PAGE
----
Joseline Hernandez isn’t a man, but if she was, she’d love women just as much as her philandering manager Stevie J.
“Stevie is a ladies’ man,” Joseline recently told Global Grind. “Stevie, he loves all women. He loves women! There’s nothing wrong with that. If I was a man, I would love them too. Believe me. I’m not a man, and I love them, so I can just imagine if I was.”
While many “Love & Hip Hop: Atlanta” viewers could easily imagine Joseline as a man and accused her of being transgendered, she said that couldn’t be farther from the truth. To prove it, Joseline posted a photo of her naked body to Twitter.
“It was so frustrating to me,” she said of the gossip. “I promise to God, I’ve never heard that. I’m like ‘Me? Me? My perfect face, my perfect body?’”
Joseline admits that not all parts of that “perfect body” are natural.
“Yes, I got my boobs done,” said the reality star, who caught a lot of flack for the naked photo.
That’s something she’ll never do again.
“I allowed people to get up under my skin,” she admitted. “When they were saying ‘is she a woman or is she a man?’ I never in my life heard anything like that. It frustrated me. It depressed me. It drove me crazy to the point that I did that.”
It was public criticism that drove Joseline to share that naked photo of herself, but she said her decision to begin stripping at the age of 16 was based on necessity.
“I have five brothers and sisters, and I make the sixth person. And it was my mom and my step dad, and we left Puerto Rico, came here, when I was around 10 years old. We really didn’t have any money,” explained Joseline, who said she started earning $600 to $1,000 a month.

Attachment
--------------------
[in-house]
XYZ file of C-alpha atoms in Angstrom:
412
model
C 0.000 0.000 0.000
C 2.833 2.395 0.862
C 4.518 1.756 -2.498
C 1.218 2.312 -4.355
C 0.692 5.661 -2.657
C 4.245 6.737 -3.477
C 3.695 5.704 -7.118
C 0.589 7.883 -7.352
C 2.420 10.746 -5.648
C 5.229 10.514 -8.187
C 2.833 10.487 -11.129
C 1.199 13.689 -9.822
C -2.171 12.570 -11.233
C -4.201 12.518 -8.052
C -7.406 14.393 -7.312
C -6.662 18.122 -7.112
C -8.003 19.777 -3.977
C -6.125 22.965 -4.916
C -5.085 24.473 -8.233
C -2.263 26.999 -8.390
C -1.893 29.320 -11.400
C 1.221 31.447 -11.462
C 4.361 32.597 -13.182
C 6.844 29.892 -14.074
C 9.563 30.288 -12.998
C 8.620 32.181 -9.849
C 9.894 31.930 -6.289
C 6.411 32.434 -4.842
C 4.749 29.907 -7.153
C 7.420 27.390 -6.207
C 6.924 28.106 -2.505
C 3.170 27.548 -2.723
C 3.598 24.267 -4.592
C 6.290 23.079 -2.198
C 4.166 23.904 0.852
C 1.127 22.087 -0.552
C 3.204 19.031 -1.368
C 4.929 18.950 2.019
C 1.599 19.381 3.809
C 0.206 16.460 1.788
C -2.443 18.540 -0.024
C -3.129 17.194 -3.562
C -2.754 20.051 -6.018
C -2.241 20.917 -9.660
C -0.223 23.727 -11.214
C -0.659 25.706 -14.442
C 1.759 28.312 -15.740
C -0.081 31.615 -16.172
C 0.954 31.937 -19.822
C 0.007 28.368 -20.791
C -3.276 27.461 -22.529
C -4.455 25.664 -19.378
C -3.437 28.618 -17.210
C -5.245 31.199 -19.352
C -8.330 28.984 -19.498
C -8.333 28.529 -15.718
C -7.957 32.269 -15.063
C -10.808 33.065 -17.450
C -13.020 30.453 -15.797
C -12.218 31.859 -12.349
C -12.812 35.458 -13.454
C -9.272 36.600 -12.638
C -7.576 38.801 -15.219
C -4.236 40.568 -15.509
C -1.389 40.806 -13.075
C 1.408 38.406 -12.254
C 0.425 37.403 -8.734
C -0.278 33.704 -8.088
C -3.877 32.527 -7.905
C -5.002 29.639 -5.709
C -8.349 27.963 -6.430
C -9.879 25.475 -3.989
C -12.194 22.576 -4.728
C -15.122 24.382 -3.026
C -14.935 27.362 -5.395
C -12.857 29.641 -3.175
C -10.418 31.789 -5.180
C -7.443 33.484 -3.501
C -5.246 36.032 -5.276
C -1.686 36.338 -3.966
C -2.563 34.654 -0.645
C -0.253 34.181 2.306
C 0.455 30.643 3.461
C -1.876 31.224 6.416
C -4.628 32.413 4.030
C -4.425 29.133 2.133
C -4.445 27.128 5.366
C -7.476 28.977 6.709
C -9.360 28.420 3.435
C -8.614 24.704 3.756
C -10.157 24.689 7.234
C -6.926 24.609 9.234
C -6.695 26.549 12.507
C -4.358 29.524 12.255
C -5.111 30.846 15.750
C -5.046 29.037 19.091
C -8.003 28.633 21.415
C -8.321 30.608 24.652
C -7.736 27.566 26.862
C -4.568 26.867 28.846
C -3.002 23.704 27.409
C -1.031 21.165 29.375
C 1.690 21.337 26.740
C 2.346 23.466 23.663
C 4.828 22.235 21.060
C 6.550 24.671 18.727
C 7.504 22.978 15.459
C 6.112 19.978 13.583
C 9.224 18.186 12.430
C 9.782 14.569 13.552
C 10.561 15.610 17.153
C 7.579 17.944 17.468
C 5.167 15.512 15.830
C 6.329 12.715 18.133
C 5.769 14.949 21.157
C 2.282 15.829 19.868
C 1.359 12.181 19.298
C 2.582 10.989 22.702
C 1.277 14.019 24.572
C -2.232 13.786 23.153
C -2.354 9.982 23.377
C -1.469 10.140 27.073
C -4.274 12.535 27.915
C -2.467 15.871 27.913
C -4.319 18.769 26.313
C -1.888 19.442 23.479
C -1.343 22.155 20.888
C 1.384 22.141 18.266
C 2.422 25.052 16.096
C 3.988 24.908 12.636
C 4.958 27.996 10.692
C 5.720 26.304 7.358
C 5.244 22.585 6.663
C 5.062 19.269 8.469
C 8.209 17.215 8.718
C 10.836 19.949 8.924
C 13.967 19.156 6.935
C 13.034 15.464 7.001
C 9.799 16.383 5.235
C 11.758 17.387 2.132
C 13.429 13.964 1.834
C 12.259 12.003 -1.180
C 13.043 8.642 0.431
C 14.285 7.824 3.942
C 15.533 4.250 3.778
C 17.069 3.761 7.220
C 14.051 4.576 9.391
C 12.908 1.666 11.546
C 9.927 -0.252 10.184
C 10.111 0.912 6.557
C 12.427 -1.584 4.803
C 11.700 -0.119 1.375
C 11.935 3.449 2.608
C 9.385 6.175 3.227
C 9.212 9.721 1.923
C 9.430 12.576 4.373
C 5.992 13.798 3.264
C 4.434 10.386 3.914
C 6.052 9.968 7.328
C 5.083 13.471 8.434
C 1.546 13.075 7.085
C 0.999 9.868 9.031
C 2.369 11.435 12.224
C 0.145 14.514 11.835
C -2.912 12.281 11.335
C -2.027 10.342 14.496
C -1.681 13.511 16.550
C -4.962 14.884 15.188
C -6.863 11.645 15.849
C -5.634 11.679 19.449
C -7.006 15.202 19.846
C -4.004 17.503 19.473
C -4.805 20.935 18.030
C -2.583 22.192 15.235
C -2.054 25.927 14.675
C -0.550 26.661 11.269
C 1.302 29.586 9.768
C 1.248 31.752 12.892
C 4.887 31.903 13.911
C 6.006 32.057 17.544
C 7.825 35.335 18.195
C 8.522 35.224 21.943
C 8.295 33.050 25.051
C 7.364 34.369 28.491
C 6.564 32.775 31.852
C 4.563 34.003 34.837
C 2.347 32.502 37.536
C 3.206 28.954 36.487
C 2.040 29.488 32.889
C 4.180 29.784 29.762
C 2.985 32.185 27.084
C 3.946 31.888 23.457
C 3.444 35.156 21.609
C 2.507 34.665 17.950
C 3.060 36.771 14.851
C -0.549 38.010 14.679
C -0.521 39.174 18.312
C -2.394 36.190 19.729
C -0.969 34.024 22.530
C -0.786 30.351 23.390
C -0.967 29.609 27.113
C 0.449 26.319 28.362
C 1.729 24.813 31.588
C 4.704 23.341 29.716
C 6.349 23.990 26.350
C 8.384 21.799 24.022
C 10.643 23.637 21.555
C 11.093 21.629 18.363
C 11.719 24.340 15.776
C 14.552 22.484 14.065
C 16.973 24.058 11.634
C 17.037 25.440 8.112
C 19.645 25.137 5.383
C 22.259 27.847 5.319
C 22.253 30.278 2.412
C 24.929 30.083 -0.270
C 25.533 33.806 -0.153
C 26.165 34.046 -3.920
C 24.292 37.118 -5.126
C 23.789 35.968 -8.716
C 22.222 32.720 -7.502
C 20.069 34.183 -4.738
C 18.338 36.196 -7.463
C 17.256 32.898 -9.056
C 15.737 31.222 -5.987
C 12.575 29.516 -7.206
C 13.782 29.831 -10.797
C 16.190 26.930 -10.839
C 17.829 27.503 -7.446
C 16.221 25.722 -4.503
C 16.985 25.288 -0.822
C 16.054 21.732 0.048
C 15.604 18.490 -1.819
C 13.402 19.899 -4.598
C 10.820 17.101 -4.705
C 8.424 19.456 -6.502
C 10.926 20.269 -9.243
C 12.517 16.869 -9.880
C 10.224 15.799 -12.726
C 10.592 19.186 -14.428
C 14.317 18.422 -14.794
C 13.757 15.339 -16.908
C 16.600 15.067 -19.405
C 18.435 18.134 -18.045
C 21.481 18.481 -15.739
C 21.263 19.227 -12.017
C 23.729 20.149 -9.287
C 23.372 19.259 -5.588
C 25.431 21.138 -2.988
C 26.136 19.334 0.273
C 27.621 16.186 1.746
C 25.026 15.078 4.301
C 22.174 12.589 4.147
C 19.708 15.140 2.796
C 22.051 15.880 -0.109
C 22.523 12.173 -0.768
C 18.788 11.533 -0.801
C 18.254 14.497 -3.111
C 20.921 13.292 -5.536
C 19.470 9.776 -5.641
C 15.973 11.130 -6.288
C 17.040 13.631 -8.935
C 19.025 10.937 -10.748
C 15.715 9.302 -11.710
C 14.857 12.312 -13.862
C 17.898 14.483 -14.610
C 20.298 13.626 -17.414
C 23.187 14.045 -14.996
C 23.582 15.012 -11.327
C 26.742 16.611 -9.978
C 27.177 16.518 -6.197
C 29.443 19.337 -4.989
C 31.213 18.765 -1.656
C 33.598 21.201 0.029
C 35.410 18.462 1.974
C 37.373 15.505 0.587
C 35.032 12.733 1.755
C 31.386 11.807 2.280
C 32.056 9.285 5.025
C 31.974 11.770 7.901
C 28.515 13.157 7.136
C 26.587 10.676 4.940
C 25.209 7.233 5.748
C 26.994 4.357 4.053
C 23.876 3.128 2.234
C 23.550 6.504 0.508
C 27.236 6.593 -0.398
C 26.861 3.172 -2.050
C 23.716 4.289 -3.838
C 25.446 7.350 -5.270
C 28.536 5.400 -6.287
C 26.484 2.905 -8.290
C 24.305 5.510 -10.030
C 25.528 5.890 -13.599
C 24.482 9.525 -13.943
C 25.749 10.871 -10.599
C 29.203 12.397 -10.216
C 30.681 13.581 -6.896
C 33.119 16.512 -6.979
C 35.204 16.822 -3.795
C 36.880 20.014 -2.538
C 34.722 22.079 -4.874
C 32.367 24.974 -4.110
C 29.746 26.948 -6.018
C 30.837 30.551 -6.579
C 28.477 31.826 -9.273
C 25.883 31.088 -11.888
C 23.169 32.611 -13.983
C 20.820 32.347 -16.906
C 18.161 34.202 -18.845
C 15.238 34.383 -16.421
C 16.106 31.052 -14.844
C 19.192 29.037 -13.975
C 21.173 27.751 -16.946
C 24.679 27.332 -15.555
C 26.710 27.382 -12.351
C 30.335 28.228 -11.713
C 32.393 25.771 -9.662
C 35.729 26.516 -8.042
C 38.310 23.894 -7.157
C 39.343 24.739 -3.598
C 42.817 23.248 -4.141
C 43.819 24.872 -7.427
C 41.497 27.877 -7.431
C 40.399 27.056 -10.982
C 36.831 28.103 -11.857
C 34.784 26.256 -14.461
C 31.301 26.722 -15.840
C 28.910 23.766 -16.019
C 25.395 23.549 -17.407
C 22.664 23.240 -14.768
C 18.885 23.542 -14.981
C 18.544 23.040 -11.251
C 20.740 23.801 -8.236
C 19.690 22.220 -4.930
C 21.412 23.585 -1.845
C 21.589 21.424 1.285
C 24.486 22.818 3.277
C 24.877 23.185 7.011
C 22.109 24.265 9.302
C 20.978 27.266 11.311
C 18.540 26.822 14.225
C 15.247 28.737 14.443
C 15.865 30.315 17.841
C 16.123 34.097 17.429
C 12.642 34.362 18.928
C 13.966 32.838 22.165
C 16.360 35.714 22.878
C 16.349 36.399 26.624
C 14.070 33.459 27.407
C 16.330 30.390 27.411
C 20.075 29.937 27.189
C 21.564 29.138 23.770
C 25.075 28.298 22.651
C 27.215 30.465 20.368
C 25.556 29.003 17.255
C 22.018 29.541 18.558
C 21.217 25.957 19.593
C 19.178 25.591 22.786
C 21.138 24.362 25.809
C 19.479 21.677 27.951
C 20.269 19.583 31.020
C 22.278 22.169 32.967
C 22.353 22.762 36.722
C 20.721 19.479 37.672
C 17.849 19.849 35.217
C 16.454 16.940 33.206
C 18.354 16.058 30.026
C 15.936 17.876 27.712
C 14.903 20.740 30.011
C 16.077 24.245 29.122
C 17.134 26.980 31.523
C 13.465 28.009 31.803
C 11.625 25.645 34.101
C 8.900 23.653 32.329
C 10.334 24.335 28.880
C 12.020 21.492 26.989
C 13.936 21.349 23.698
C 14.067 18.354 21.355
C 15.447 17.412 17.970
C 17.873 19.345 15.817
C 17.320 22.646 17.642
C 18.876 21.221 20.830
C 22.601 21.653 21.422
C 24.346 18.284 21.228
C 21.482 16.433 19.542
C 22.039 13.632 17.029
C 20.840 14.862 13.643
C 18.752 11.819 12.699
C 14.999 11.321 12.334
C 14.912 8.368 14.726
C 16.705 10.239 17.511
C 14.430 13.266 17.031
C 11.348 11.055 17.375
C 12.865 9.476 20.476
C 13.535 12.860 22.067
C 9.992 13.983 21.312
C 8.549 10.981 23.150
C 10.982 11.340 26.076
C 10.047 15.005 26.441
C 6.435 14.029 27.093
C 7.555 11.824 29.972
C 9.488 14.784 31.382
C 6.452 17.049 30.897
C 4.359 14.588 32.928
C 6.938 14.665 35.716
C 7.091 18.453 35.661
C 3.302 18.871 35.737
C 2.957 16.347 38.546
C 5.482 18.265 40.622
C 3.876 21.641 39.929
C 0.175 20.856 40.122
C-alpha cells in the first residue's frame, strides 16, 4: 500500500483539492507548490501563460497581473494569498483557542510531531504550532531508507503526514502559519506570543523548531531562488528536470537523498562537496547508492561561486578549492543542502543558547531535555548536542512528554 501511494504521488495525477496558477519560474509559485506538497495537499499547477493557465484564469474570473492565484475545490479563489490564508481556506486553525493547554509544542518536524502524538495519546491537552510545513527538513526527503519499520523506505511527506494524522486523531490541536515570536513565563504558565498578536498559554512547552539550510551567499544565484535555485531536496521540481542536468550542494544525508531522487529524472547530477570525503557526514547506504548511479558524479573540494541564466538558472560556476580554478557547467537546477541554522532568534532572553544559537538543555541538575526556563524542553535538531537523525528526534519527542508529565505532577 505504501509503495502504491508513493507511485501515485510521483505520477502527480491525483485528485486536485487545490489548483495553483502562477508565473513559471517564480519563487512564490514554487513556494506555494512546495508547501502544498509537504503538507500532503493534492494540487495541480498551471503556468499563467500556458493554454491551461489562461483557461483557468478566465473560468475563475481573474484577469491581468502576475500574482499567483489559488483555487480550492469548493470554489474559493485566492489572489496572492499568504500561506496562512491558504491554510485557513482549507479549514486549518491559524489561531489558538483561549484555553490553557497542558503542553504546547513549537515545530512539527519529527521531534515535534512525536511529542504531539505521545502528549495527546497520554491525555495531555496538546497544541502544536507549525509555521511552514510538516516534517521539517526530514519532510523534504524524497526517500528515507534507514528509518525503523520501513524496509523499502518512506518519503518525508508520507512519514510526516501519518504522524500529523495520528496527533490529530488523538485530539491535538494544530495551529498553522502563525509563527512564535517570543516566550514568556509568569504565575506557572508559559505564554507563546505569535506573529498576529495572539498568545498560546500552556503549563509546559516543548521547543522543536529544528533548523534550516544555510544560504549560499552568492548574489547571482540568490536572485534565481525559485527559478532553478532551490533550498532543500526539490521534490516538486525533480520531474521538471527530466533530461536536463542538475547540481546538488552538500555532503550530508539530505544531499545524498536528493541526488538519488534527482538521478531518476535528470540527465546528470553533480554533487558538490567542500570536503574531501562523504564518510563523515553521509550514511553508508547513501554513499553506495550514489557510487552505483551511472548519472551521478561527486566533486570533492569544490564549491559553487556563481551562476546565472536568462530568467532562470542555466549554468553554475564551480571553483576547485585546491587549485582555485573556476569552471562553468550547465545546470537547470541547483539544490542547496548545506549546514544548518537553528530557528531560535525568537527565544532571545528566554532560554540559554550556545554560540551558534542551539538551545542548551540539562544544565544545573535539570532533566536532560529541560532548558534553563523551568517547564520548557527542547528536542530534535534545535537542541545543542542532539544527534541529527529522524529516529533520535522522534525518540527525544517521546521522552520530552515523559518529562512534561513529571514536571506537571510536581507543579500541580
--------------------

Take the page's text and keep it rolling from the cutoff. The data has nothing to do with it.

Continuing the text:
As a former stripper, she empathizes with those who feel they have no other alternative but to depend on the pole.
“I’ve danced with a lot of girls that their parents have AIDS or their children have cancer. They’re trying to pay to go to college to make a better life for their family and their kids. I’ve danced with some girls that their parents put out at 16 because their parents were on drugs. What are you going to do when you’re that age? What else can you do?” she asked.
“I’ve never met a bad stripper in my life. I always meet young girls that are trying to do something with their life. I can say this for a fact: Strippers are not what people make it seem like it is, because we just want to make it like everybody else,” she said.
—Tracy L. Scott